Protective effects of triptolide on retinal ganglion cells in a rat model of chronic glaucoma
Authors Yang F, Wang D, Wu L, Li Y
Received 8 July 2015
Accepted for publication 6 September 2015
Published 16 November 2015 Volume 2015:9 Pages 6095—6107
Checked for plagiarism Yes
Review by Single anonymous peer review
Peer reviewer comments 2
Editor who approved publication: Prof. Dr. Wei Duan
Fan Yang, Dongmei Wang, Lingling Wu, Ying Li
Ophthalmology Department, Peking University Third Hospital, Beijing, People’s Republic of China
Purpose: To study the effects of triptolide, a Chinese herb extract, on retinal ganglion cells (RGCs) in a rat model of chronic glaucoma.
Methods: Eighty Wistar rats were randomly divided into triptolide group (n=40) and normal saline (NS) group (n=40). Angle photocoagulation was used to establish the model of glaucoma, with right eye as laser treated eye and left eye as control eye. Triptolide group received triptolide intraperitoneally daily, while NS group received NS. Intraocular pressure (IOP), anti-CD11b immunofluorescent stain in retina and optic nerve, RGCs count with Nissel stain and microglia count with anti-CD11b immunofluorescence stain in retina flat mounts, retinal tumor necrosis factor (TNF)-α mRNA detection by reverse transcription–polymerase chain reaction, and double immunofluorescent labeling with anti-TNF-α and anti-CD11b in retinal frozen section were performed.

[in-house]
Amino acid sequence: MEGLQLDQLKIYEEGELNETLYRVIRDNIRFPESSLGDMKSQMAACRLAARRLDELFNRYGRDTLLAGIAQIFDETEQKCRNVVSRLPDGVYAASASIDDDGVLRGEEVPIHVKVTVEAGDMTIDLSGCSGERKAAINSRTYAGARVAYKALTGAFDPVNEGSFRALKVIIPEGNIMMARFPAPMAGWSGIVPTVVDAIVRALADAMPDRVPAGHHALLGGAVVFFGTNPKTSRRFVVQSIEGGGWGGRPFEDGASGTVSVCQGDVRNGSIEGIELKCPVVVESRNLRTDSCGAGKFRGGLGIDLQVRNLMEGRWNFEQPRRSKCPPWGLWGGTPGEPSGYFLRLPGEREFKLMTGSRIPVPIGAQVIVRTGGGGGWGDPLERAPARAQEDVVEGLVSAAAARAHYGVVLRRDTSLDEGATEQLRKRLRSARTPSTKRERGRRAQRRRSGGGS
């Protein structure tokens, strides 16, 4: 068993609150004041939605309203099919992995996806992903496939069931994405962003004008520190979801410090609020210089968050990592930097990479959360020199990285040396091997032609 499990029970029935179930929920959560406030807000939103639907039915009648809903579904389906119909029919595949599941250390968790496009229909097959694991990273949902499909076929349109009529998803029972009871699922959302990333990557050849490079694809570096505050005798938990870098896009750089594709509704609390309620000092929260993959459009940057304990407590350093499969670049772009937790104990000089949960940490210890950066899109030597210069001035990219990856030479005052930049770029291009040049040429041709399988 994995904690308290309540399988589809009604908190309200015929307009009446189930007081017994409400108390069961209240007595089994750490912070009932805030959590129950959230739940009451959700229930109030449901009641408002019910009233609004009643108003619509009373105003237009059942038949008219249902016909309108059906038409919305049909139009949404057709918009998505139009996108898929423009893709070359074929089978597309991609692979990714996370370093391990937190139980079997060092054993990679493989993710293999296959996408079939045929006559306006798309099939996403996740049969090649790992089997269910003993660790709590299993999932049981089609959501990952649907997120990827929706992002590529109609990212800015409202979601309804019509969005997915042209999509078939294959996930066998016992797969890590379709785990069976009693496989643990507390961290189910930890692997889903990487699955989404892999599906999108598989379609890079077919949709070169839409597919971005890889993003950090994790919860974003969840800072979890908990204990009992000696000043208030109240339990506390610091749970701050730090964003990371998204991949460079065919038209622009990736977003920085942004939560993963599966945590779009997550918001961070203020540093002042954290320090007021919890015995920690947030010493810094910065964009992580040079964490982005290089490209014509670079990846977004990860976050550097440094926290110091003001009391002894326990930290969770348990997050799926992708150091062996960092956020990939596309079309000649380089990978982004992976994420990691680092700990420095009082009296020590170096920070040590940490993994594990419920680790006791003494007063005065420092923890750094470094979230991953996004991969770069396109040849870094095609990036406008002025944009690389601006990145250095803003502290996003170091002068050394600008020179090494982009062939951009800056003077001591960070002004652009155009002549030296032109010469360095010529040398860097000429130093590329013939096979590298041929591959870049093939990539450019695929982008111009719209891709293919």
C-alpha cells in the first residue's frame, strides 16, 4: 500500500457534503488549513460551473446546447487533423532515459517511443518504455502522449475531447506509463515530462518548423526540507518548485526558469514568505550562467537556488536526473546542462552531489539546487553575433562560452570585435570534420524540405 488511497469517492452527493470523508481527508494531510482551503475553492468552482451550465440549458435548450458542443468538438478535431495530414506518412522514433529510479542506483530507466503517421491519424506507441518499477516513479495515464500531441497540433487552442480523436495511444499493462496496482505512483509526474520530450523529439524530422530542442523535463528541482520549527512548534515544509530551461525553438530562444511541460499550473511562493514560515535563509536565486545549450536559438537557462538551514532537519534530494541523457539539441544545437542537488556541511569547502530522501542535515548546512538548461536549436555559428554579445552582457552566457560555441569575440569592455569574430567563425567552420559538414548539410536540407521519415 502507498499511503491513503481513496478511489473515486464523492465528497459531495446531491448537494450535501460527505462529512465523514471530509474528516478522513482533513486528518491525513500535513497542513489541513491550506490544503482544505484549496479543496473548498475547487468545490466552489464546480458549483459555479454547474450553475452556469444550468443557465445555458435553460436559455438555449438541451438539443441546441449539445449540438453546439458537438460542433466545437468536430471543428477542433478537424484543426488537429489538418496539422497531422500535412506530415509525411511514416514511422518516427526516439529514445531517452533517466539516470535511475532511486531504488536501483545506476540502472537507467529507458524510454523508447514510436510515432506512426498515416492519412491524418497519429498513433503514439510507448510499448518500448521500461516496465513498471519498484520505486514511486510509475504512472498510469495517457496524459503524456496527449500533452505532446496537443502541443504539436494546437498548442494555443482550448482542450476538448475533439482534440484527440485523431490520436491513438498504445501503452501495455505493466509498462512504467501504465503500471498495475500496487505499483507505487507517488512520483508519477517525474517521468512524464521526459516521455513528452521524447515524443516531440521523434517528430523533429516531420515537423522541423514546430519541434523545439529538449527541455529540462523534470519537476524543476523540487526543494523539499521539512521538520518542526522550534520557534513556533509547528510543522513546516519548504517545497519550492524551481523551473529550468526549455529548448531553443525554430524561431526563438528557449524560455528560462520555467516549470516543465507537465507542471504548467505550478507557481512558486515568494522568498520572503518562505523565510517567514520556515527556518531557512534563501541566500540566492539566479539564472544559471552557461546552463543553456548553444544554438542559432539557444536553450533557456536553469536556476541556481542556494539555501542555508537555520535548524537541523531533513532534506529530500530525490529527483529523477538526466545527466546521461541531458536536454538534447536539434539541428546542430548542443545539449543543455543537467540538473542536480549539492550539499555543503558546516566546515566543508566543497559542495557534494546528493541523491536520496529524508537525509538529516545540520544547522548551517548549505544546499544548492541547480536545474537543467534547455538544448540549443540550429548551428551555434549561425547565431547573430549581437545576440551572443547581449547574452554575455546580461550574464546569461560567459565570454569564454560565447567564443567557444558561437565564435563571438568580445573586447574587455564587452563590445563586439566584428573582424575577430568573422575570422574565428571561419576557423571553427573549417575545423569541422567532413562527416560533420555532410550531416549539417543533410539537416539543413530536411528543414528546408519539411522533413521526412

Results: Mean IOP of the laser treated eyes significantly increased 3 weeks after photocoagulation (P<0.05), with no statistical difference between the two groups (P>0.05). RGCs survival in the laser treated eyes was significantly improved in the triptolide group than the NS group (P<0.05). Microglia count in superficial retina of the laser treated eyes was significantly less in the triptolide group (30.40±4.90) than the NS group (35.06±7.59) (P<0.05). TNF-α mRNA expression in the retina of the laser treated eyes in the triptolide group decreased by 60% compared with that in the NS group (P<0.01). The double immunofluorescent labeling showed that TNF-α was mainly distributed around the microglia.
Conclusion: Triptolide improved RGCs survival in this rat model of chronic glaucoma, which did not depend on IOP decrease but might be exerted by inhibiting microglia activities and reducing TNF-α secretion.
Keywords: glaucoma, triptolide, microglia, neuroprotection
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